U.S., Mexico, Canada to Collaborate on Climate Adaptation
Upgrading power grids, reducing greenhouse gas emissions and adapting to climate change are on the agenda for a new international working group composed of the three national energy ministers in the U.S., Canada and Mexico.
U.S. Energy Secretary Ernest Moniz, Canadian Minister of Natural Resources Greg Rickford, and Mexico Secretary of Energy Pedro Joaquín-Coldwell will collaborate on six different climate adaptation and energy issues. Those include building low-carbon electric power grids and other energy technology, developing new ways to capture carbon and store it, creating climate change resiliency, and reducing greenhouse gas emissions from the oil and gas sector.
The U.S., Canada and northern Mexico seen at night from a satellite. The three countries are collaborating to reduce energy consumption and adapt to climate change. Credit: NASA
The announcement comes weeks after all three countries formally set their 2030 greenhouse gas emissions targets in the runup to international climate negotiations set to begin this December in Paris.
Over the next 15 years, Canada is aiming to slash its emissions by 30 percent below 2005 levels, while Mexico plans to cut its greenhouse gas emissions 22 percent below current levels. The U.S. is targeting a 28 percent emission cut compared to 2005 levels.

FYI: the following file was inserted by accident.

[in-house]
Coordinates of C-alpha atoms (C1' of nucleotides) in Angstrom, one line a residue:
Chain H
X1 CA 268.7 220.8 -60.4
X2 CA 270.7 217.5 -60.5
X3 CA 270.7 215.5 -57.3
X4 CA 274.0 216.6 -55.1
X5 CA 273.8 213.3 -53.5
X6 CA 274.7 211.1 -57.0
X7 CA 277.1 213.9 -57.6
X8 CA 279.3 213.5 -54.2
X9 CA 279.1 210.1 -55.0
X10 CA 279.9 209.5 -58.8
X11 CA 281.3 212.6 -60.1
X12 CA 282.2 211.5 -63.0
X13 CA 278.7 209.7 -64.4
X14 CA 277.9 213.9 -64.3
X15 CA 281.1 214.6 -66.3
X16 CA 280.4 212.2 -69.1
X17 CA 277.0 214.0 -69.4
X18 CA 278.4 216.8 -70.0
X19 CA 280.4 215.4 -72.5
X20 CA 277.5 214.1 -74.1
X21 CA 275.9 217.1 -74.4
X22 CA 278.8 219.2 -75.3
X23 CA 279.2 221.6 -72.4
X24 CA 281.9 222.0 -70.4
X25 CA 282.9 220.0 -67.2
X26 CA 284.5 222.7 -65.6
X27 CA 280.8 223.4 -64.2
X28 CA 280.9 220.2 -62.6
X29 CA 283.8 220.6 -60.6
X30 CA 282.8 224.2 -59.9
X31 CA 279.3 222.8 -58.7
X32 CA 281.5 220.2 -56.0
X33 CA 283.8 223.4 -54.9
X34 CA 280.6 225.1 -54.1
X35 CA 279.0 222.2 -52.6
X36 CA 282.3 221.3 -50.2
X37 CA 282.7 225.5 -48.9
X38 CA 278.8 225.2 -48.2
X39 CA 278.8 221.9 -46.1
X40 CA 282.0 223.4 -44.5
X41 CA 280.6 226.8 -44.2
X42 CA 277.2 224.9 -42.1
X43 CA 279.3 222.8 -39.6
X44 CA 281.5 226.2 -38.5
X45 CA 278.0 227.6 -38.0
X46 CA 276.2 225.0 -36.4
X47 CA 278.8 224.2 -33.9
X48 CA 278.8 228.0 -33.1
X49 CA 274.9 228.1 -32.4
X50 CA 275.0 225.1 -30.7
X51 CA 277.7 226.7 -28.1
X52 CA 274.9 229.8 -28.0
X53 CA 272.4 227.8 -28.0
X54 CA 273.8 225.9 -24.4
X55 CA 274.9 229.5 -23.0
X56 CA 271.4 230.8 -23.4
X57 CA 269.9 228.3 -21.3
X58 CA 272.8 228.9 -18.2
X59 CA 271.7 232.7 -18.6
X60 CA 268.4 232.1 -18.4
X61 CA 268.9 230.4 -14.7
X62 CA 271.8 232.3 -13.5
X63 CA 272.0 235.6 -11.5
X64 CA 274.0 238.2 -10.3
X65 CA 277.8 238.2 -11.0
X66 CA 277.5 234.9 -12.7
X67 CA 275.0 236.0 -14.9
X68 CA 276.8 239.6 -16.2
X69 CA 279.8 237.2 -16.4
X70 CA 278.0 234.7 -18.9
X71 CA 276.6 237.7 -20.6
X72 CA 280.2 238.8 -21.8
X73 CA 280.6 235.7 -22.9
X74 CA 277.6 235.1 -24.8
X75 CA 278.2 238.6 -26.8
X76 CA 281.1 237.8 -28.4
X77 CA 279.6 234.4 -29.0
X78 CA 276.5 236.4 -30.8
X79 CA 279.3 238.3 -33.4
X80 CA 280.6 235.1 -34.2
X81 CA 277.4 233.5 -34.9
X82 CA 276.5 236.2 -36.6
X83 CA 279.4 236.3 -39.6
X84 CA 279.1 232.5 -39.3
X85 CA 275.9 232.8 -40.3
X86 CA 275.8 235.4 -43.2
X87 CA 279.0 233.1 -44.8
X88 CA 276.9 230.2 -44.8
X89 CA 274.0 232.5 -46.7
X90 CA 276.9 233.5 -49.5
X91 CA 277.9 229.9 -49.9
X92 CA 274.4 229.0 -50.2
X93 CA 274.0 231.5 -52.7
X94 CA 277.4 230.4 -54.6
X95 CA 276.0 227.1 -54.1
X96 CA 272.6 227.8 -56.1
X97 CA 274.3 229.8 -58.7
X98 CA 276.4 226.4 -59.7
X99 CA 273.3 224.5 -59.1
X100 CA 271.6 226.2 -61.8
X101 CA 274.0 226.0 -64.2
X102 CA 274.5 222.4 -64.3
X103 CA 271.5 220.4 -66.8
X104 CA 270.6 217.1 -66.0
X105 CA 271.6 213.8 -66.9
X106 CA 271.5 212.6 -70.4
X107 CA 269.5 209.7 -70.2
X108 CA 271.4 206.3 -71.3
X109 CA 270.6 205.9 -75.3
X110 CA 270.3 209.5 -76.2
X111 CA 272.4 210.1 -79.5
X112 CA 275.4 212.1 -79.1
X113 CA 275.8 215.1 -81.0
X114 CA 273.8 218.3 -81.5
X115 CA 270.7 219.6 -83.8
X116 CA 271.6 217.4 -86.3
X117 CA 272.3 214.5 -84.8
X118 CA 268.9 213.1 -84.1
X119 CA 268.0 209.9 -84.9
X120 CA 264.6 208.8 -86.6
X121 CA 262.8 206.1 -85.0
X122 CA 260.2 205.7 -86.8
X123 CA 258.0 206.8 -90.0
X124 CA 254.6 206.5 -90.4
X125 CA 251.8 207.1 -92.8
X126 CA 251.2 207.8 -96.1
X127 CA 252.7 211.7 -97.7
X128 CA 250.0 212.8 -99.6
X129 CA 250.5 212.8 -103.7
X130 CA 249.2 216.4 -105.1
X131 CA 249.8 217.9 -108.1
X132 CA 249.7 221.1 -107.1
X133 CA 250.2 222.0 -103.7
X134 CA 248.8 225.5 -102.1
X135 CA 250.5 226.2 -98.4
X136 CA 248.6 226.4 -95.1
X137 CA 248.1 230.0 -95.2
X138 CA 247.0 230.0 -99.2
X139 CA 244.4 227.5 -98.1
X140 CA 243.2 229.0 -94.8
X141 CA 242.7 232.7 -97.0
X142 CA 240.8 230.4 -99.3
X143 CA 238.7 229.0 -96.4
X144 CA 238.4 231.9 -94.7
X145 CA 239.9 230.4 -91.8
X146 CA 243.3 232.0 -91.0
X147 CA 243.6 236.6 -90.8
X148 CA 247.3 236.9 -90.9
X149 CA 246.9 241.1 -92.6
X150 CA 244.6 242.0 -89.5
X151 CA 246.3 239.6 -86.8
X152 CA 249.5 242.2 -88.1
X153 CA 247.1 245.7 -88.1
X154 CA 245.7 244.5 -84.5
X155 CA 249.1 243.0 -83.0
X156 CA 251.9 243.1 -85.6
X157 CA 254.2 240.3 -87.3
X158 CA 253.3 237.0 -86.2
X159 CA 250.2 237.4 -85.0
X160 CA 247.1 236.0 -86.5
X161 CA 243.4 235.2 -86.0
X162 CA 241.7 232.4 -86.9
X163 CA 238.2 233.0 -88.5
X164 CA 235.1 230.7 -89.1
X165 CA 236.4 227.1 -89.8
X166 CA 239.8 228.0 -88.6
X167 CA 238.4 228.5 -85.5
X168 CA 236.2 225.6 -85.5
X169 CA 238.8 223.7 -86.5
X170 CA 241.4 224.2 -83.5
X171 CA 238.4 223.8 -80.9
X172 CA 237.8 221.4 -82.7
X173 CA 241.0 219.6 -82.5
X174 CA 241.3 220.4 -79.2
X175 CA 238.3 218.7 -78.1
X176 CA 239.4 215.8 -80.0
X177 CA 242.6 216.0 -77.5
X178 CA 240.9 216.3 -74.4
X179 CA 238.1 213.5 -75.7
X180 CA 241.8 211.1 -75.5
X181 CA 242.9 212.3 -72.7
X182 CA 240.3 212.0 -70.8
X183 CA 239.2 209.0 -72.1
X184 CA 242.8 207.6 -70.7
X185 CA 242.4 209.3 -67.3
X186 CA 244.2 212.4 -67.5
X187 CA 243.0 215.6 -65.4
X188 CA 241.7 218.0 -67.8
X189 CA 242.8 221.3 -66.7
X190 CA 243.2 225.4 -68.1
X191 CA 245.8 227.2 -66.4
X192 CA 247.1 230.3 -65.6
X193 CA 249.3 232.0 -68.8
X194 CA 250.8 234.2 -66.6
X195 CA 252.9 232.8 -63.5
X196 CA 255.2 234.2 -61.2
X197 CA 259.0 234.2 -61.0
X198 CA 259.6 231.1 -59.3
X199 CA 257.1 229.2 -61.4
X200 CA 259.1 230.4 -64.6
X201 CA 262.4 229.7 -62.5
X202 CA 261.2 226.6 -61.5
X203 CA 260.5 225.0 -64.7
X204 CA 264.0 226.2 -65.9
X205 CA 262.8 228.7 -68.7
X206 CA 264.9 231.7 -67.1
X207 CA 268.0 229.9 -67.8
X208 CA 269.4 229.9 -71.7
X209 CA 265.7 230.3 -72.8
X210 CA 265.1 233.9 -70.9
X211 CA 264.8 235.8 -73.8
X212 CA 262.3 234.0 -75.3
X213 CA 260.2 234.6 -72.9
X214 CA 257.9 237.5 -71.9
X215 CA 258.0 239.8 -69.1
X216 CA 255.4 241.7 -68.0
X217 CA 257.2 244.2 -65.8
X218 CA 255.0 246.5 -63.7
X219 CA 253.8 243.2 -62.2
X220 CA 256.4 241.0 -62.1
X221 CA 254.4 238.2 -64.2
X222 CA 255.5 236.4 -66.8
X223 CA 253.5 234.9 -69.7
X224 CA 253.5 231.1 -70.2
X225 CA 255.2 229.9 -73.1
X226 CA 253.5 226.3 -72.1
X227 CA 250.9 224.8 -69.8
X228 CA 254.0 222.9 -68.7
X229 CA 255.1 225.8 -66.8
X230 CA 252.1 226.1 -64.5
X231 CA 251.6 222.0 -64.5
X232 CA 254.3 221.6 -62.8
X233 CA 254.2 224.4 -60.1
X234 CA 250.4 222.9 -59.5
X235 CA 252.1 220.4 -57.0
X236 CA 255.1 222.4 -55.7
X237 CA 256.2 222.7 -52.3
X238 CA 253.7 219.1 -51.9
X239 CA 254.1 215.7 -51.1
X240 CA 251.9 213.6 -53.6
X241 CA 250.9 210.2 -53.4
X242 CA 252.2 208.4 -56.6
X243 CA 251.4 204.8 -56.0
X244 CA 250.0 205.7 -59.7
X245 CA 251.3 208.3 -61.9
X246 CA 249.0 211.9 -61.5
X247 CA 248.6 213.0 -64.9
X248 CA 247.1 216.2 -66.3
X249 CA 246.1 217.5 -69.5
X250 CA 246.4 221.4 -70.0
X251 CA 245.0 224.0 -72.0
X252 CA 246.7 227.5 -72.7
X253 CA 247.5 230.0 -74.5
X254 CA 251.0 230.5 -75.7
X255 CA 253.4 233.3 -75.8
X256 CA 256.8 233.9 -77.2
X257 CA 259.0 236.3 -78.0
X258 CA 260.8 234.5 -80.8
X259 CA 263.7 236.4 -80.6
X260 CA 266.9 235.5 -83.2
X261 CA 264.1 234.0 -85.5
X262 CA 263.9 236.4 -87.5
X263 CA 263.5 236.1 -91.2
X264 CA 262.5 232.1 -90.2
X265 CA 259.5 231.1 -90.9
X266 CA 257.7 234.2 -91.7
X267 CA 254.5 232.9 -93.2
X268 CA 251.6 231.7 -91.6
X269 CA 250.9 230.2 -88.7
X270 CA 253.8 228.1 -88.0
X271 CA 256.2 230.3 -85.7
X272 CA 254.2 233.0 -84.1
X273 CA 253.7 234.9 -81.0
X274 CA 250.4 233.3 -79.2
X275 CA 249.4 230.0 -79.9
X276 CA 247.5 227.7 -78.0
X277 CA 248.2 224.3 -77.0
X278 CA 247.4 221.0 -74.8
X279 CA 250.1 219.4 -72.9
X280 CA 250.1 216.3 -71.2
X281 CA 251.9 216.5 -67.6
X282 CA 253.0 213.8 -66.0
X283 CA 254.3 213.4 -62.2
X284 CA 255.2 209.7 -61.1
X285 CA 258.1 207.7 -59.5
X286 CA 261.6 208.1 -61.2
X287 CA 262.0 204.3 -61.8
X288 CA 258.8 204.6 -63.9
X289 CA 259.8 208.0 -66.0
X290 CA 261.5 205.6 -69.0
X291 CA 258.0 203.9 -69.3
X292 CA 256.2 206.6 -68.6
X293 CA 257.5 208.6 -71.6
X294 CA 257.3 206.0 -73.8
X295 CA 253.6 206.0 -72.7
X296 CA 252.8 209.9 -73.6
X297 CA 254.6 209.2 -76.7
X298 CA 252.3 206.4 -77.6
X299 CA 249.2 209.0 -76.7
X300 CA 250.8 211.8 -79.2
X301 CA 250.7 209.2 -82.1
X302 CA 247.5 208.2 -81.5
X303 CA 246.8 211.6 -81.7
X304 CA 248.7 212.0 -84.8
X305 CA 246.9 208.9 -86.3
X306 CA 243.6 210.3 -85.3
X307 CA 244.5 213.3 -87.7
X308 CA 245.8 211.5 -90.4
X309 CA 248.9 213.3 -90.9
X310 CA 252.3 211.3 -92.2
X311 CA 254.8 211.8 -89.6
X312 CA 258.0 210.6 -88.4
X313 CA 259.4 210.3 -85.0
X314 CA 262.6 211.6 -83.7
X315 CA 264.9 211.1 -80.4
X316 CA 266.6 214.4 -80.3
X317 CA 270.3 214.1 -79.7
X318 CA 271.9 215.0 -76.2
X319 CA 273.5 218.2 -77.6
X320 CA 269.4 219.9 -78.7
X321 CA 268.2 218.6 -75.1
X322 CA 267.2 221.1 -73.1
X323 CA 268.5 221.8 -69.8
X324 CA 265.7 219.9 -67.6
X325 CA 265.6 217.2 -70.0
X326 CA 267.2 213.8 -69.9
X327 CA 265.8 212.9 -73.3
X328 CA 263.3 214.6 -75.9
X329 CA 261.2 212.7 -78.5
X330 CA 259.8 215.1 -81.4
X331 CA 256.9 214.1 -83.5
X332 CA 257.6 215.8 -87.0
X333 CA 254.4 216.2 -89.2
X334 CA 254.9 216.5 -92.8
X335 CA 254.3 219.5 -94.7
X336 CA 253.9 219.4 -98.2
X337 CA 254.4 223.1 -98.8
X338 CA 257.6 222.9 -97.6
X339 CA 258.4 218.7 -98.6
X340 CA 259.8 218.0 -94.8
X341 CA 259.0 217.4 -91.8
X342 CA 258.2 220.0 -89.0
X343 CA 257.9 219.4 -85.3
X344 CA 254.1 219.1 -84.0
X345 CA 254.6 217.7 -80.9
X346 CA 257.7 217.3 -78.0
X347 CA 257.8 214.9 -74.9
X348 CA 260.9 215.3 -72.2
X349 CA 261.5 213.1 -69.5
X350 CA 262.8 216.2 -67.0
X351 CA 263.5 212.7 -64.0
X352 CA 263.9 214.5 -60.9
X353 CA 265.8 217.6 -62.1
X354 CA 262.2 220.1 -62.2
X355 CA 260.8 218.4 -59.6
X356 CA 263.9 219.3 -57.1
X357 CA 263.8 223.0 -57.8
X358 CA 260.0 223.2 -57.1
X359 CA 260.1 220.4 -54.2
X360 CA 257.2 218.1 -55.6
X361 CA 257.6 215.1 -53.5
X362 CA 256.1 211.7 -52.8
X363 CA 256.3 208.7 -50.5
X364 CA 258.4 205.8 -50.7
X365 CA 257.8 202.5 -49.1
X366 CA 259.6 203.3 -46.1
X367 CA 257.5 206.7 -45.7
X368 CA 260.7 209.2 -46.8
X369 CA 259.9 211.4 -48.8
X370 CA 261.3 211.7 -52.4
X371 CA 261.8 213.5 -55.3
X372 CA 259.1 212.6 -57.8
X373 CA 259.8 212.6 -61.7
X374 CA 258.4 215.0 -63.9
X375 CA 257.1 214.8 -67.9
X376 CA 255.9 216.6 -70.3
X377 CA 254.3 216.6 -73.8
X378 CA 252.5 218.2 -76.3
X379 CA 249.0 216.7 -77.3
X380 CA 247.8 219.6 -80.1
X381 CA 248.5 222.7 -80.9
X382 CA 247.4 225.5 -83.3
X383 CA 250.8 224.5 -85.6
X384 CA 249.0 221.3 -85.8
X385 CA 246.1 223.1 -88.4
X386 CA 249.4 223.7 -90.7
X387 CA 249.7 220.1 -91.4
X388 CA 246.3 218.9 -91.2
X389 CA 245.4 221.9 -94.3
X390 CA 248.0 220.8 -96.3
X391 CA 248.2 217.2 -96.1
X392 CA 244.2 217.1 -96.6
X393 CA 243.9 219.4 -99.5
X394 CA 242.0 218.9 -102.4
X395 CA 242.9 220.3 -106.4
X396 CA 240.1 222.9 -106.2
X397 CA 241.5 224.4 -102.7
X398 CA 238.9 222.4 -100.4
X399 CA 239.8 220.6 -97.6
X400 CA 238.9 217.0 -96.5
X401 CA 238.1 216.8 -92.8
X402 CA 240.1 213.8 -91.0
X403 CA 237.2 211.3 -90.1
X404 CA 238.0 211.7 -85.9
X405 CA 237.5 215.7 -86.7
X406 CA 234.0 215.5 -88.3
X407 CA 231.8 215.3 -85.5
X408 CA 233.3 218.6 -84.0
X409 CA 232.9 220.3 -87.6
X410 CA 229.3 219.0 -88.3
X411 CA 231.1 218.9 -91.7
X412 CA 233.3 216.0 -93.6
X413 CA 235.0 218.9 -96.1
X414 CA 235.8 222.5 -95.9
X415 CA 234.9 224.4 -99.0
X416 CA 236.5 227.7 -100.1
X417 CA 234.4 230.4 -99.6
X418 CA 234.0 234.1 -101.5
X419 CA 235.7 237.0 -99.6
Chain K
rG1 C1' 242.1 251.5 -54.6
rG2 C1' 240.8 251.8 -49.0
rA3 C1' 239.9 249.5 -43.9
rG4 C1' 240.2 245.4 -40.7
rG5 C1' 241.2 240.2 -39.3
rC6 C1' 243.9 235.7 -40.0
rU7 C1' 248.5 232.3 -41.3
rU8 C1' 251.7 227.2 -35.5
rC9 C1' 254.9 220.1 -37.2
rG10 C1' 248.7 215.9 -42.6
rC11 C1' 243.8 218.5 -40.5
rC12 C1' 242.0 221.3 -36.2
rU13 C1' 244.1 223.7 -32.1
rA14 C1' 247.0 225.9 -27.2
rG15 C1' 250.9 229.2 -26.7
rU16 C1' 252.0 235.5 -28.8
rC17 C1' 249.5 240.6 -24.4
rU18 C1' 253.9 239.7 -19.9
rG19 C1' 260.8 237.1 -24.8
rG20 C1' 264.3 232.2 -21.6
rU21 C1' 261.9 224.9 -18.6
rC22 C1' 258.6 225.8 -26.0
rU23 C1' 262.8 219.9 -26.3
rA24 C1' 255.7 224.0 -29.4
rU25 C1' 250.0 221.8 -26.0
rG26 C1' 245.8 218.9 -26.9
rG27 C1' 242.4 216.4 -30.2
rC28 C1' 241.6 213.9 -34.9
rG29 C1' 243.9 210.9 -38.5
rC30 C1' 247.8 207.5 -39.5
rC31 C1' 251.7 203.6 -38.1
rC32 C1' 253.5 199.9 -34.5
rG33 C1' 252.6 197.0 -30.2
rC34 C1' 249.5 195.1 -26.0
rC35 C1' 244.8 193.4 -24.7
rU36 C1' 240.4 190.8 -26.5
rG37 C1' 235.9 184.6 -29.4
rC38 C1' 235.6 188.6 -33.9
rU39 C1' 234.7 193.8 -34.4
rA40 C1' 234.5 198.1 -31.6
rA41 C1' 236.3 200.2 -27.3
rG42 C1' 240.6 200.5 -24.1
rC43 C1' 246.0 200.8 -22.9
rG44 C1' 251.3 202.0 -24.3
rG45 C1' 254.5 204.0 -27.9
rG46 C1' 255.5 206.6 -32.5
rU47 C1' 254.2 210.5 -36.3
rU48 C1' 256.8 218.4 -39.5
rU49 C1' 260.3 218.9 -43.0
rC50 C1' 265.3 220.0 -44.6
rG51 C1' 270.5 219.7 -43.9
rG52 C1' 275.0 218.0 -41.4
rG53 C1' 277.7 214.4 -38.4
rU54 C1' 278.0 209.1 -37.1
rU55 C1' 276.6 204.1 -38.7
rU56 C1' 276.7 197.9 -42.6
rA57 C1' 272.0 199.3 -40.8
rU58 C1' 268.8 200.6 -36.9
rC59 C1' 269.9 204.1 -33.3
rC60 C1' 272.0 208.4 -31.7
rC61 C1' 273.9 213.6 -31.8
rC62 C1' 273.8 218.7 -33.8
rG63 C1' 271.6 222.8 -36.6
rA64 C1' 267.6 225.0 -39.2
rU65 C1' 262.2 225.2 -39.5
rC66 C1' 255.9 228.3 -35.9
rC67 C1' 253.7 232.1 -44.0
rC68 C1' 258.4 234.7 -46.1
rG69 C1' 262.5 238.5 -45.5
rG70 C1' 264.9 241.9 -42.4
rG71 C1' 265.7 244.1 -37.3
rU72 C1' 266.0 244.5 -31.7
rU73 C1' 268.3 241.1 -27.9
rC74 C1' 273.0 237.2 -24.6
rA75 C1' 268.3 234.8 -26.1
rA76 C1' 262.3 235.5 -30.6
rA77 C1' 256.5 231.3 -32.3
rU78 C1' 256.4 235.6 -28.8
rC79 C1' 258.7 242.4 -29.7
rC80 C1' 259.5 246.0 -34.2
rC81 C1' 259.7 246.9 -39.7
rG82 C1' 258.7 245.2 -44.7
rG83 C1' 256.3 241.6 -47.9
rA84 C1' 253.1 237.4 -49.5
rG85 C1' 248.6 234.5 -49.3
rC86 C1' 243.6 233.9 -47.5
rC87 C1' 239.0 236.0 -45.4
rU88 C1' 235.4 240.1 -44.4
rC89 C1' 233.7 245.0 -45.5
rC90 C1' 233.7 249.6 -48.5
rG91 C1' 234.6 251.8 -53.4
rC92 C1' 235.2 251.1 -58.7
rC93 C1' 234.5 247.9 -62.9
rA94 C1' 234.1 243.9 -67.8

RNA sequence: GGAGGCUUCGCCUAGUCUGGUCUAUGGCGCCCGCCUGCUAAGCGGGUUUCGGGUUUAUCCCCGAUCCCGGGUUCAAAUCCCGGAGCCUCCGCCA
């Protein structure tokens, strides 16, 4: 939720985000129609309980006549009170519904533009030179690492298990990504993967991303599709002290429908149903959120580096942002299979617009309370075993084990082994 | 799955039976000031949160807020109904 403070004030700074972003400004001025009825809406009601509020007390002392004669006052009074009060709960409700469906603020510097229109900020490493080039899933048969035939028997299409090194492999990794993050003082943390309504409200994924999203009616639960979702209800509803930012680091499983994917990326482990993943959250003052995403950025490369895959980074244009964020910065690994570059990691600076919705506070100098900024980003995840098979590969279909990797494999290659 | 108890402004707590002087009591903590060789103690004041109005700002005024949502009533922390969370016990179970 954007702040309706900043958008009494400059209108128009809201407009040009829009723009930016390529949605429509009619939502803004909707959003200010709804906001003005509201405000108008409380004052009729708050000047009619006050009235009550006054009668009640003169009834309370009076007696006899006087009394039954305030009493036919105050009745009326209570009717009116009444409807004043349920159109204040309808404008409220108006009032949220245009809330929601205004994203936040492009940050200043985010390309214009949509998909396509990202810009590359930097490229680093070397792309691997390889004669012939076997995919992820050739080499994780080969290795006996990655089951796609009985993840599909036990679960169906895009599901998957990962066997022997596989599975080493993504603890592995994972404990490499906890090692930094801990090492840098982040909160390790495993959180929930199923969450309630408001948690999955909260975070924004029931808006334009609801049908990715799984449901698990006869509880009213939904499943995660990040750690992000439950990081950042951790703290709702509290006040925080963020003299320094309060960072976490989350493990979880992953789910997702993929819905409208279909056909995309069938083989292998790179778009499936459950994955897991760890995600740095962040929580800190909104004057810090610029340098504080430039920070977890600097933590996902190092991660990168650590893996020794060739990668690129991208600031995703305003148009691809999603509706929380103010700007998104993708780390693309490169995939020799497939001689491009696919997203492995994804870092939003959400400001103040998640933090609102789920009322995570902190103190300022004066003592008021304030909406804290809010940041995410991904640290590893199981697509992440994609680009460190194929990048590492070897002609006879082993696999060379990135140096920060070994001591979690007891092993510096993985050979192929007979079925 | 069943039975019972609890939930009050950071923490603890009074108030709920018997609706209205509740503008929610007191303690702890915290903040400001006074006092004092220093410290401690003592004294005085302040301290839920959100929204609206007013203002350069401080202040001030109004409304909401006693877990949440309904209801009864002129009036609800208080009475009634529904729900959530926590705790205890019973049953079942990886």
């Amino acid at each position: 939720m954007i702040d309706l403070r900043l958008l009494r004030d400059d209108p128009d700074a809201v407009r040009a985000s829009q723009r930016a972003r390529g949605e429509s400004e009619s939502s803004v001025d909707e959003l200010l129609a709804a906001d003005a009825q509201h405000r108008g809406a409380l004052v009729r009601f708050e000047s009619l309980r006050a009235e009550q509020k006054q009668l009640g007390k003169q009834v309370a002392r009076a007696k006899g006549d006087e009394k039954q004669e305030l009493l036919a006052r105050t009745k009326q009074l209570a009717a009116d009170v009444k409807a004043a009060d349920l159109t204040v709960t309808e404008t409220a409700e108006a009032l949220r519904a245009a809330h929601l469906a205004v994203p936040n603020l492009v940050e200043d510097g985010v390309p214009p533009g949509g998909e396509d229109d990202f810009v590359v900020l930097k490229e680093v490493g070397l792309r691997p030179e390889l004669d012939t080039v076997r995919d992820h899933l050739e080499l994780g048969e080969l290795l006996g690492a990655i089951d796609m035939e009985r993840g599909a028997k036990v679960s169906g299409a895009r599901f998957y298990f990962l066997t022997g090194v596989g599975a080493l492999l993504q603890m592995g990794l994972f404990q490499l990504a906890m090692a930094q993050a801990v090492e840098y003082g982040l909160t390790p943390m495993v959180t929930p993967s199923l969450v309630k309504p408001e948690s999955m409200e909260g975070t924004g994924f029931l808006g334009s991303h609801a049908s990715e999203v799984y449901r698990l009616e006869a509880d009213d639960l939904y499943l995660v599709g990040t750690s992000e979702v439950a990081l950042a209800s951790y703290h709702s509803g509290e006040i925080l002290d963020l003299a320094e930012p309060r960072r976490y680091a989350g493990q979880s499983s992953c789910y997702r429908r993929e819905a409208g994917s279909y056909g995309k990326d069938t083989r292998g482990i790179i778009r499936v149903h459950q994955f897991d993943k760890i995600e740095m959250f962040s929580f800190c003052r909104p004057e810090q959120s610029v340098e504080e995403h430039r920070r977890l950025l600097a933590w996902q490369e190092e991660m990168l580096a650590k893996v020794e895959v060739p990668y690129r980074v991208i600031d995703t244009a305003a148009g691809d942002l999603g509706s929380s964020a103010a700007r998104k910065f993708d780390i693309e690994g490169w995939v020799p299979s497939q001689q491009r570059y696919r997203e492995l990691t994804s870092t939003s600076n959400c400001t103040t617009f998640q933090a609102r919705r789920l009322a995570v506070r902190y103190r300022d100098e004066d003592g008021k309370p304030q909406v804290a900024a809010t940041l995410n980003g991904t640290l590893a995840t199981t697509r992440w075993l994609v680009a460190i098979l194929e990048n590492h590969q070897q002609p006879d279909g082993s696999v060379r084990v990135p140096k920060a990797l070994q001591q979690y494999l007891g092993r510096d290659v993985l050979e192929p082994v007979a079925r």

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The collaboration will be critical to deploying new renewable energy technology, modernizing the power grid and increasing energy efficiency to combat climate change, and reaching greenhouse gas emissions targets, Moniz said in a statement.
“North America has deeply integrated economies, abundant reserves, shared critical infrastructure and common values that underpin our long, productive history of collaboration,” Rickford said. “By cooperating with our North American partners, we are enhancing energy security and the environment while strengthening jobs and the economy.”
The working group is a step in the right direction, but it’s not a big leap toward North America doing its part to keep global warming below 2°C, or 3.6°F, Andrew Finn, an associate in the Canada Institute at the Woodrow Wilson Center, a nonpartisan global policy think tank, said. International negotiators have said that a rise beyond that level will mark the point at which climate change may become unacceptably dangerous.
“A lot of it is going to be a focus on new technology and grid efficiency,” Finn said, adding that sharing technology and best practices can be helpful in advancing clean energy and energy efficiency.
“Having these conversations is good and might set the groundwork for something more ambitious down the road,” he said.
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